For Milton Rokeach, it would be more than an experiment in treating mental illness. In many ways, it would be one of the most remarkable studies of its kind ever undertaken and help transform the very meaning of human identity.
Rokeach, a professor at Michigan State University was a pioneer in studying the psychology of dogmatism and the persistence of certain ideas even in the face of conflicting evidence. His books, The Authoritarian Personality and The Open and Closed Mind are classics of political psychology and the psychometric scale he developed to measure dogmatism and the rigidity of belief is still widely used.
His most famous study, however, took place at Ypsilanti State Hospital outside of Saline, Michigan. First opened in 1930, the hospital treated thousands of mental patients with a wide range of different treatments, many staying there for their entire lives during that pre-deinstitutionalization era. Working closely with hospital staff, Milton Rokeach spent three years studying three particular patients who happened to share identical delusions, i.e., being Jesus Christ. What would happen if these three patients were placed in the same ward and forced to confront one another?
Delusions of religious grandeur are relatively common among patients with severe mental illness. I recall dealing with quite a few of these when I worked in the forensic wing of a maximum-security prison (though never at the same time). While the delusions can be temporary, they can also persist for a lifetime and resist all attempts at treatment. Though advances in psychiatric treatment were helping patients control these delusions, developing effective psychotherapeutic strategies meant trying some, er, unique approaches.
As Rokeach would later describe in his now-classic 1964 book, The Three Christs of Ypsilanti, the experiment he arranged was based on three basic assumptoms. The first assumption was that not all the beliefs that a person holds are of equal importance. The beliefs will range from central beliefs to others that are only peripheral. The second assumption was that, the more central a belief was, the more resistant it would be to change. He described these central beliefs as being the most primitive, i.e., at the very basis of how people perceived reality. The third assumption was that changing a primitive belief would have repercussions far greater than changing a more peripheral belief.
For most people, central beliefs about the world and the physical reality around them are rarely questioned and even harder to shake. We can seen that even today considering the ongoing battle between ardent creationists and people defending scientific theories about evolution. In the case of the three patients at the centre of the experiment Rokeach would be overseeing, all of them suffered from an extremely strong central delusion that reflected how they viewed reality itself. What impact would being forced to change that belief have on them?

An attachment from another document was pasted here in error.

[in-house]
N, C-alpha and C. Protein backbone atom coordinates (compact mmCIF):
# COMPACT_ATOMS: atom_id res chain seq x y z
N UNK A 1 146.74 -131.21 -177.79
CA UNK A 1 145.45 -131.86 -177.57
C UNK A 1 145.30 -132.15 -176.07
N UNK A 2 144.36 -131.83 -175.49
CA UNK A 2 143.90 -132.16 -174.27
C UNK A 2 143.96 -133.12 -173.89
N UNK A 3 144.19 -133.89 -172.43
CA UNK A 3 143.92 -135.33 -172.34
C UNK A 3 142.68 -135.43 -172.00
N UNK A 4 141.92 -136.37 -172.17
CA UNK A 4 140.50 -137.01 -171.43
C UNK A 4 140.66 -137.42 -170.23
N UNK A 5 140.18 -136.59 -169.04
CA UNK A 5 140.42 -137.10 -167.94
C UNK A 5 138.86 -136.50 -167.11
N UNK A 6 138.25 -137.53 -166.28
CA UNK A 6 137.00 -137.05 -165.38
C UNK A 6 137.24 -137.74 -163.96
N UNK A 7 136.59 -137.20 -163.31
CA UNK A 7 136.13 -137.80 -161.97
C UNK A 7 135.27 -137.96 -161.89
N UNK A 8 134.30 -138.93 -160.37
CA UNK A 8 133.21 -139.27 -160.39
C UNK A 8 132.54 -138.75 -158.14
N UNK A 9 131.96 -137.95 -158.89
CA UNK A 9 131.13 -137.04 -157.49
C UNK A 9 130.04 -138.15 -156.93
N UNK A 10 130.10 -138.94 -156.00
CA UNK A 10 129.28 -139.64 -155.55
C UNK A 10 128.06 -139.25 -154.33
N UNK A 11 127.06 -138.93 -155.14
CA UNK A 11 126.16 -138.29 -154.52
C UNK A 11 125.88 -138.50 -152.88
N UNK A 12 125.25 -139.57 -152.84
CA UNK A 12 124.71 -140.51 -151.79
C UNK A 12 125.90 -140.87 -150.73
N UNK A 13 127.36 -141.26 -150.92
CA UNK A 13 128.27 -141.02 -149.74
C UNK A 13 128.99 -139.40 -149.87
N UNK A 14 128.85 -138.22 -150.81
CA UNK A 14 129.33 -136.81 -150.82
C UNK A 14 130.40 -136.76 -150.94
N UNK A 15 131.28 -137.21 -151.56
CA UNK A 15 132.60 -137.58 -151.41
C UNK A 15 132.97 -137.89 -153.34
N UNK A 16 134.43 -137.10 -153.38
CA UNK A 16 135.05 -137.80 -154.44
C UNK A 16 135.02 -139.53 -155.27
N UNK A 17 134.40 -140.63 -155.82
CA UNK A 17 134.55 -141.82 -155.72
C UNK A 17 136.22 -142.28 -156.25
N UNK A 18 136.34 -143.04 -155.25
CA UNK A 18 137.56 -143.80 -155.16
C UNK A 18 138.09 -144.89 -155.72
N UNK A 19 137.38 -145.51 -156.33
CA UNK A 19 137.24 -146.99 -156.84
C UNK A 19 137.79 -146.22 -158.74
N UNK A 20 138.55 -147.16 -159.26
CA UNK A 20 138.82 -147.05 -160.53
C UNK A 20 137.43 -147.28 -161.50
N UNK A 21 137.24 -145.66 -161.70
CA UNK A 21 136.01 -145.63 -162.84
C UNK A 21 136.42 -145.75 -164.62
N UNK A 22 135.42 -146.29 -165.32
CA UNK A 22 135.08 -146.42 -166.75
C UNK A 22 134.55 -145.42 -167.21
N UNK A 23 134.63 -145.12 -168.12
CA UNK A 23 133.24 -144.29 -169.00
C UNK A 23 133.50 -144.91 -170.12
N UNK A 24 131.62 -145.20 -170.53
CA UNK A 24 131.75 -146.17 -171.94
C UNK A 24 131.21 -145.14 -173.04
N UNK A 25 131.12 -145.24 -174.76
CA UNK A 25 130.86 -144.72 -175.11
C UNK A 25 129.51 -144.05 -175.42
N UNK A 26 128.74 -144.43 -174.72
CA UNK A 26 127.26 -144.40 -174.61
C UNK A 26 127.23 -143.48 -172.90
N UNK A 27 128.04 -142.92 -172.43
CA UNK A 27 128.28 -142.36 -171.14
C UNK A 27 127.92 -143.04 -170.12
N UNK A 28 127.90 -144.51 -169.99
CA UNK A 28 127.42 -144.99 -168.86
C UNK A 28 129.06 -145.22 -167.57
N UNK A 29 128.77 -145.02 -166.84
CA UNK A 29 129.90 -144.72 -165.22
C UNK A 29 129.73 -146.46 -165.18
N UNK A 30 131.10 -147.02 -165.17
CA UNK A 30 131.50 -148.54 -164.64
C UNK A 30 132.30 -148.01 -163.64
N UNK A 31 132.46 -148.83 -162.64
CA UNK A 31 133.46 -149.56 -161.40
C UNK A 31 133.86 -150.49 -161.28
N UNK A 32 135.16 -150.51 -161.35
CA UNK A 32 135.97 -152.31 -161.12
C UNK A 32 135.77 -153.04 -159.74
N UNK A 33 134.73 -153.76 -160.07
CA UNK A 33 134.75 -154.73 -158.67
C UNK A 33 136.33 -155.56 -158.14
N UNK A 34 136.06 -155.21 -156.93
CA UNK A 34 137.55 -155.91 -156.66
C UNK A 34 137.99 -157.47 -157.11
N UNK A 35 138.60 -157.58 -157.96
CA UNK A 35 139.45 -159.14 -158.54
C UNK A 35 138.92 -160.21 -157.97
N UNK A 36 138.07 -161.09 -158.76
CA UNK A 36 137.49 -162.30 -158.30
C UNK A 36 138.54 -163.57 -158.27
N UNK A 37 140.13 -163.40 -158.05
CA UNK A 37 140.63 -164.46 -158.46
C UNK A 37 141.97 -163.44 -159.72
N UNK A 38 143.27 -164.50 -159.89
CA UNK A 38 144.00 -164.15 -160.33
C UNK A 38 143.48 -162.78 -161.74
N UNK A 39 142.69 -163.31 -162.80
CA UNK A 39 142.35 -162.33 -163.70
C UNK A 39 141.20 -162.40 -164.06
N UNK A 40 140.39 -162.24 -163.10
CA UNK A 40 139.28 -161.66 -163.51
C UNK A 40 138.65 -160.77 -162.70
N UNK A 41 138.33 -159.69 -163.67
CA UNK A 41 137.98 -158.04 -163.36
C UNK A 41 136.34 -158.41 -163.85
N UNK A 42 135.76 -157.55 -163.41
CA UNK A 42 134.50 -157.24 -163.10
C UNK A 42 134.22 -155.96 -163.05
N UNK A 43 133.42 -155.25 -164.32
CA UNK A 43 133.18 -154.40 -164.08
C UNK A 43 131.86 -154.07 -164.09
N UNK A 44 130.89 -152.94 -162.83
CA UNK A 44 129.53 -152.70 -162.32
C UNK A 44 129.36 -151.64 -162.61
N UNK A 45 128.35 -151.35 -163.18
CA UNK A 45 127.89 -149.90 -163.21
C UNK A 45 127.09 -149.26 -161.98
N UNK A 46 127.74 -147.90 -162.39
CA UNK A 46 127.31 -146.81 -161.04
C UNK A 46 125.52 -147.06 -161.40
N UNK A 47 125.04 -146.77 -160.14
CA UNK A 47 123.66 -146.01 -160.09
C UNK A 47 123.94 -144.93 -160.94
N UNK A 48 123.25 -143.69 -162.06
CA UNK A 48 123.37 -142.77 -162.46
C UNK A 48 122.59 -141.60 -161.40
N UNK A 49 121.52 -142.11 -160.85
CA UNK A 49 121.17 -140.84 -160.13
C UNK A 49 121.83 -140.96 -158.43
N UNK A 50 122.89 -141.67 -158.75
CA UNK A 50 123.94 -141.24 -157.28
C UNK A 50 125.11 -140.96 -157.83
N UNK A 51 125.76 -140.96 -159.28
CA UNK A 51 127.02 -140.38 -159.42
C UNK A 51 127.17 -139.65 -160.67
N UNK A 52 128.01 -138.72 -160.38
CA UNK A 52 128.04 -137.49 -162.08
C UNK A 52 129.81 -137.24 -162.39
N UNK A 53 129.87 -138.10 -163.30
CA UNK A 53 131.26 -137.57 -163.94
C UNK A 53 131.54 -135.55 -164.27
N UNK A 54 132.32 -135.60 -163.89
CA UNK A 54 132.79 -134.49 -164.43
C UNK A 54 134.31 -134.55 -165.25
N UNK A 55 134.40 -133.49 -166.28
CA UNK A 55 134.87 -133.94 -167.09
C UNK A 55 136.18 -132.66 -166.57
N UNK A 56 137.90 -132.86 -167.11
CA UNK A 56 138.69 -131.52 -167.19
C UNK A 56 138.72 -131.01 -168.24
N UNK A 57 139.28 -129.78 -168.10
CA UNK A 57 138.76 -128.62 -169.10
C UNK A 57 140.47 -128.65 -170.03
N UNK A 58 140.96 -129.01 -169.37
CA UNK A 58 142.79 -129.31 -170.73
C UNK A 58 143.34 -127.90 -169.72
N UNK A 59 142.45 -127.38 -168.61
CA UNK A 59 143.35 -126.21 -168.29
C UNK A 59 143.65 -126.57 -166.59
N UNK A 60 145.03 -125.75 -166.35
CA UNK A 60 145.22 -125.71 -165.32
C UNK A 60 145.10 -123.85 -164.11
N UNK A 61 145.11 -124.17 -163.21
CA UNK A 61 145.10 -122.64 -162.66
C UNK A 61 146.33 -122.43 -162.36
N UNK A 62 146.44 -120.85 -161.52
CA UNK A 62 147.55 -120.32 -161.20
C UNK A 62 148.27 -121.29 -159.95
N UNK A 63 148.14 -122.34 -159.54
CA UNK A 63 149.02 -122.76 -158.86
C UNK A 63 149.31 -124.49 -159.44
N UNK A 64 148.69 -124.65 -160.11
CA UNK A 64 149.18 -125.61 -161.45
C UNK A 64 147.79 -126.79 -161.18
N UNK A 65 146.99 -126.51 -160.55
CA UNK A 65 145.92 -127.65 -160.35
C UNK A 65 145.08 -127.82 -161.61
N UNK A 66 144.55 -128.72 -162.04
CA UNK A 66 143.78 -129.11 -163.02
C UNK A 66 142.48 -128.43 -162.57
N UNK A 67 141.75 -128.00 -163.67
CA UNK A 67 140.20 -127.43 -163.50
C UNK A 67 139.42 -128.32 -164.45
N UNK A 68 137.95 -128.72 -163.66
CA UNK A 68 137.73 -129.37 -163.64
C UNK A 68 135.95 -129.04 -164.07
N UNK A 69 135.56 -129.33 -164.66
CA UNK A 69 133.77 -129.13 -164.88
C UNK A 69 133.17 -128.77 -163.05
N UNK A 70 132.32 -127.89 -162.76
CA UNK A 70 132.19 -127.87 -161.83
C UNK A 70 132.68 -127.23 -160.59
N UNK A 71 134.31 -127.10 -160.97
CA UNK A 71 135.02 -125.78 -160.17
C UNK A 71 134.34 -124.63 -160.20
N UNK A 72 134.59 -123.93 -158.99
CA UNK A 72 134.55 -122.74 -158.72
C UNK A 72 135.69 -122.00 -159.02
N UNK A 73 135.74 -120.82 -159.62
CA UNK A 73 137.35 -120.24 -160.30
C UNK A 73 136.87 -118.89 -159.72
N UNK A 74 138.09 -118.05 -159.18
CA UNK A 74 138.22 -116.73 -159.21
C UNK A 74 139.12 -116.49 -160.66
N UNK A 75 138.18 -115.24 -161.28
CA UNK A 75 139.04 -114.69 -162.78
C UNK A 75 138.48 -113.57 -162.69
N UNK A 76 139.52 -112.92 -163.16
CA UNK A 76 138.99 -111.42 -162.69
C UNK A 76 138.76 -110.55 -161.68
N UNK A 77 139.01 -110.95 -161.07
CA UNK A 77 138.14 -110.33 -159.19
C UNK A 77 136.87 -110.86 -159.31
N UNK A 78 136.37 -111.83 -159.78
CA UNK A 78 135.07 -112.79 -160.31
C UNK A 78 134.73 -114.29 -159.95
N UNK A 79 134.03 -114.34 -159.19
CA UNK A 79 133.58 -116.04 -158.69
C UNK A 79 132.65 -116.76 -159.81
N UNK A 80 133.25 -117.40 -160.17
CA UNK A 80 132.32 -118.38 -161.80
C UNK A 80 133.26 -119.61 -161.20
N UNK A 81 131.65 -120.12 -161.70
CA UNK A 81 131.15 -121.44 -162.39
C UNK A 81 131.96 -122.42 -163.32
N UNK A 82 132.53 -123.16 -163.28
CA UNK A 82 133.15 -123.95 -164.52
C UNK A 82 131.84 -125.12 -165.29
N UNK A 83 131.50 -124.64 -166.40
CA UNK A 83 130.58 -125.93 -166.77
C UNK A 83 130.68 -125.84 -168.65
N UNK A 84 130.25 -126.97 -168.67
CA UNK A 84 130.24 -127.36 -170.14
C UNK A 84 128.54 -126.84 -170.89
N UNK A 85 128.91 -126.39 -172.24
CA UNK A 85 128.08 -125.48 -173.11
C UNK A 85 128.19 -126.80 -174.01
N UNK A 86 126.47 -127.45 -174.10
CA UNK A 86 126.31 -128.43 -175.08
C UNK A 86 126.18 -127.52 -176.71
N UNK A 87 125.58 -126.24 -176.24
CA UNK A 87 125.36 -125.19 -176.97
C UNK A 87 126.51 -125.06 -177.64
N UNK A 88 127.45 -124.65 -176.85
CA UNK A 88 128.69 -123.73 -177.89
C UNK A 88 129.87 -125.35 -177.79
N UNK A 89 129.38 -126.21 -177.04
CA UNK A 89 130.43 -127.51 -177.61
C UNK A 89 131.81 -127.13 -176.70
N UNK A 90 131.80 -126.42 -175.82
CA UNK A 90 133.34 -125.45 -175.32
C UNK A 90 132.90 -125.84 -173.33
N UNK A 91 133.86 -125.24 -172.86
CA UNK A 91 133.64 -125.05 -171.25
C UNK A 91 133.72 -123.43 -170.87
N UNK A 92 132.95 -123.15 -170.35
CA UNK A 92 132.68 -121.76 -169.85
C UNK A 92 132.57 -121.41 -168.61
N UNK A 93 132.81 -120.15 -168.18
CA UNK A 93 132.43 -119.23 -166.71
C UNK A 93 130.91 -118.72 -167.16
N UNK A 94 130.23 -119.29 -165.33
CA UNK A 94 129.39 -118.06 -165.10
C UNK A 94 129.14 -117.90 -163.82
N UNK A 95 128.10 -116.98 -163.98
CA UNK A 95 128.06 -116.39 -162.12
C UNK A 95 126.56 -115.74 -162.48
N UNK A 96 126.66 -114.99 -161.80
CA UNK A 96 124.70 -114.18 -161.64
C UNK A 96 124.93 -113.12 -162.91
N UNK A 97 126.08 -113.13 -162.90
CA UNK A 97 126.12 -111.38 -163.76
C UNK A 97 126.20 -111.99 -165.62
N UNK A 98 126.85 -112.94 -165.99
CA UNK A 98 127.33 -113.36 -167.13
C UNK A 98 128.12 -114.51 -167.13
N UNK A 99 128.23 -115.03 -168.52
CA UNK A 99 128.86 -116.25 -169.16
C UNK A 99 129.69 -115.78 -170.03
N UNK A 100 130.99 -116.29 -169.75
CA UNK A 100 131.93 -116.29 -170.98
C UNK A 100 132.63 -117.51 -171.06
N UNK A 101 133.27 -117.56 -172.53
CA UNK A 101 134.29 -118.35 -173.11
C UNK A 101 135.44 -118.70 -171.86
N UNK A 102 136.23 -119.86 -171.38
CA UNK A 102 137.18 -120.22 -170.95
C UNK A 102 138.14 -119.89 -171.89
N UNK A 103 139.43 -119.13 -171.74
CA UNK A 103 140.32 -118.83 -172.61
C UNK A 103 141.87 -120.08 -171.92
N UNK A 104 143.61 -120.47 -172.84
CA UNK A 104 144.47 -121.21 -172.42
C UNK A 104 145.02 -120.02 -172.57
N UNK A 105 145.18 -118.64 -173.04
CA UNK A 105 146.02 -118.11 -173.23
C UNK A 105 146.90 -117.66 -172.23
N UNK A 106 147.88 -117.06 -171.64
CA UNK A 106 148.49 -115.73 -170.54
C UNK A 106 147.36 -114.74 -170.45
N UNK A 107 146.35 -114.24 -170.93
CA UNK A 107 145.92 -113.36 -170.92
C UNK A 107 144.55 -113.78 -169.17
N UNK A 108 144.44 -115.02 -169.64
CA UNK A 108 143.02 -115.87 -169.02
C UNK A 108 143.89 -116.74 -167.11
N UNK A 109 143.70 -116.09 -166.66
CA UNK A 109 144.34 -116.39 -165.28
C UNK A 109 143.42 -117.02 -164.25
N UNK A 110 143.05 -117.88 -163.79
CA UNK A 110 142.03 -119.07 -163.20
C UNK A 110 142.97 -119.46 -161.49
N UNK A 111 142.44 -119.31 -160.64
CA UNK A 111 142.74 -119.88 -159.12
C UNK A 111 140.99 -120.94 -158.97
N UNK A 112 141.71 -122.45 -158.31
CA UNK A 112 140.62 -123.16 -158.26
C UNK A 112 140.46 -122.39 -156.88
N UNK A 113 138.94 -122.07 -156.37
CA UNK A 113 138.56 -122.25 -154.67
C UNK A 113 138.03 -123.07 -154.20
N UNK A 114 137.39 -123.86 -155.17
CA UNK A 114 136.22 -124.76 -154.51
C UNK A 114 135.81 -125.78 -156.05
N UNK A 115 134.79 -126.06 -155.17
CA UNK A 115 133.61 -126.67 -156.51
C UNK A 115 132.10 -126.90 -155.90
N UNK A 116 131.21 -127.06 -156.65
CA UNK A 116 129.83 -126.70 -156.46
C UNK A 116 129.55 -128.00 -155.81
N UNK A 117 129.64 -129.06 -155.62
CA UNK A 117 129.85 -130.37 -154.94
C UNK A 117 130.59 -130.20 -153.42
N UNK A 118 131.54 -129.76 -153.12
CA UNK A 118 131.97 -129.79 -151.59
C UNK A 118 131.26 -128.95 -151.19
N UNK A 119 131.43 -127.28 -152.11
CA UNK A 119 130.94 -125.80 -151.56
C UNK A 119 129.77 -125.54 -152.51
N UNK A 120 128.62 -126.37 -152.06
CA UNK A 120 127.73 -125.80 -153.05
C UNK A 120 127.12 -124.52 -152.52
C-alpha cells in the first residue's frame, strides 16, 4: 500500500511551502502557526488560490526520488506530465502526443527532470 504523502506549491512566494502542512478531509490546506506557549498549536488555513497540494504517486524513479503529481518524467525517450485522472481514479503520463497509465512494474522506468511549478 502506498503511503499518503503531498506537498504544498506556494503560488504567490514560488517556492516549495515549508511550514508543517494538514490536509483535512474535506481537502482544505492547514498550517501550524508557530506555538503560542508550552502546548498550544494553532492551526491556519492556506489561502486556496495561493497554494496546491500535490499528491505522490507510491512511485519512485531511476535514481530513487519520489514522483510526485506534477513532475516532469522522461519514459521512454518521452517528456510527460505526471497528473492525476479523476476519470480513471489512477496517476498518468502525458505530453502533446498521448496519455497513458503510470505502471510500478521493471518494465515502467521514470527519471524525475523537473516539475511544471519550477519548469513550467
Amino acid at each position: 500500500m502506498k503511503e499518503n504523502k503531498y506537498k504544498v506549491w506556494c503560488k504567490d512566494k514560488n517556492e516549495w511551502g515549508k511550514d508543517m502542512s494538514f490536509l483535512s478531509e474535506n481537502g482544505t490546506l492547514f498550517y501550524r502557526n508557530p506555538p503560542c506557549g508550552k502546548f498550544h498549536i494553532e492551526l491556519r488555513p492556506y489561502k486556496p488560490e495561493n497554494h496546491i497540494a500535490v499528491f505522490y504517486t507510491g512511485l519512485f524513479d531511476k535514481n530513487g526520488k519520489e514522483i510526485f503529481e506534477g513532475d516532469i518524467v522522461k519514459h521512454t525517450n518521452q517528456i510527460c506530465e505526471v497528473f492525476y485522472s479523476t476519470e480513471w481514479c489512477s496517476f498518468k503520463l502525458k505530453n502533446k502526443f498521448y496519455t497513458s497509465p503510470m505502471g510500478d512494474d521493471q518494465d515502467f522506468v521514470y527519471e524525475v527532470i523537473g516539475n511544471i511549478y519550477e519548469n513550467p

Identity is at the core of what we believe about ourselves. People suffering from severe amnesia causing them to forget their own names experience strong emotional distress at having lost their sense of identity. Even for people suffering from delusions that they are someone else, disproving it can be extremely difficult since they will simply reject any external evidence. But what happens if three people who believe themselves to be the same person are forced to confront one another?
This has actually happened in the past, believe it or not. In one of his commentaries, Voltaire wrote about a deranged man named Simon Morin. Morin suffered from the delusion that he was Jesus Christ and happened to be placed in an asylum with another man who believed himelf to be God. Morin was reportedly so struck by this strange delusion that he actually recovered for a while and became well enough to leave the asylum. Unfortunately, he quickly relapsed and was eventually burned at the stake in 1663. In another case described by Robert Lindner in his book, The Jet-Propelled Couch, two women admitted to the same mental hospital both claimed to be Mary, the Mother of God. After a brief argument, one of them concluded that she was actually Mary's mother. She was the one who eventually recovered.